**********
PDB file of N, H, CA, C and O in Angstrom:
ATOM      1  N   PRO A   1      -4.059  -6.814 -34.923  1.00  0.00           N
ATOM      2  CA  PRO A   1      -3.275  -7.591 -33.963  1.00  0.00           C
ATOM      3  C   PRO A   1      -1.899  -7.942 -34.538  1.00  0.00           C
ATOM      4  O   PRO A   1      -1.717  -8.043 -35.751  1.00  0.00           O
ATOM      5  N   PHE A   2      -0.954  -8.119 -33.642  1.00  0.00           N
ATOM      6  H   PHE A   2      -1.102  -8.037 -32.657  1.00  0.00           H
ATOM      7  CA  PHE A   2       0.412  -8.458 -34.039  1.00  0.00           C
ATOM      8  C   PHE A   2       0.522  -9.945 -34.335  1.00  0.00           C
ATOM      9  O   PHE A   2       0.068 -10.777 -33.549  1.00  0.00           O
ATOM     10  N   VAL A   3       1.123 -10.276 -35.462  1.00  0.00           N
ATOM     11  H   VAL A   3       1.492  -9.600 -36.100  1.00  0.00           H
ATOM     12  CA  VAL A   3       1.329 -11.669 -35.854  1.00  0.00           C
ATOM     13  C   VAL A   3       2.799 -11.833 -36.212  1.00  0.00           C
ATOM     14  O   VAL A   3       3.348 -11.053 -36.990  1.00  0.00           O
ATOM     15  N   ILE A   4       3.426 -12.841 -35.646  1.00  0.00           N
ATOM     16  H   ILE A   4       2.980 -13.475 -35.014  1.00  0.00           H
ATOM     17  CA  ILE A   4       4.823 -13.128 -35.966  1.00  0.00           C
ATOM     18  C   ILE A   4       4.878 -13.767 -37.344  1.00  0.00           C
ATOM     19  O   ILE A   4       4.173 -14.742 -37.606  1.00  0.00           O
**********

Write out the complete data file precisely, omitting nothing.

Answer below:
PDB file of N, H, CA, C and O in Angstrom:
ATOM      1  N   PRO A   1      -4.059  -6.814 -34.923  1.00  0.00           N
ATOM      2  CA  PRO A   1      -3.275  -7.591 -33.963  1.00  0.00           C
ATOM      3  C   PRO A   1      -1.899  -7.942 -34.538  1.00  0.00           C
ATOM      4  O   PRO A   1      -1.717  -8.043 -35.751  1.00  0.00           O
ATOM      5  N   PHE A   2      -0.954  -8.119 -33.642  1.00  0.00           N
ATOM      6  H   PHE A   2      -1.102  -8.037 -32.657  1.00  0.00           H
ATOM      7  CA  PHE A   2       0.412  -8.458 -34.039  1.00  0.00           C
ATOM      8  C   PHE A   2       0.522  -9.945 -34.335  1.00  0.00           C
ATOM      9  O   PHE A   2       0.068 -10.777 -33.549  1.00  0.00           O
ATOM     10  N   VAL A   3       1.123 -10.276 -35.462  1.00  0.00           N
ATOM     11  H   VAL A   3       1.492  -9.600 -36.100  1.00  0.00           H
ATOM     12  CA  VAL A   3       1.329 -11.669 -35.854  1.00  0.00           C
ATOM     13  C   VAL A   3       2.799 -11.833 -36.212  1.00  0.00           C
ATOM     14  O   VAL A   3       3.348 -11.053 -36.990  1.00  0.00           O
ATOM     15  N   ILE A   4       3.426 -12.841 -35.646  1.00  0.00           N
ATOM     16  H   ILE A   4       2.980 -13.475 -35.014  1.00  0.00           H
ATOM     17  CA  ILE A   4       4.823 -13.128 -35.966  1.00  0.00           C
ATOM     18  C   ILE A   4       4.878 -13.767 -37.344  1.00  0.00           C
ATOM     19  O   ILE A   4       4.173 -14.742 -37.606  1.00  0.00           O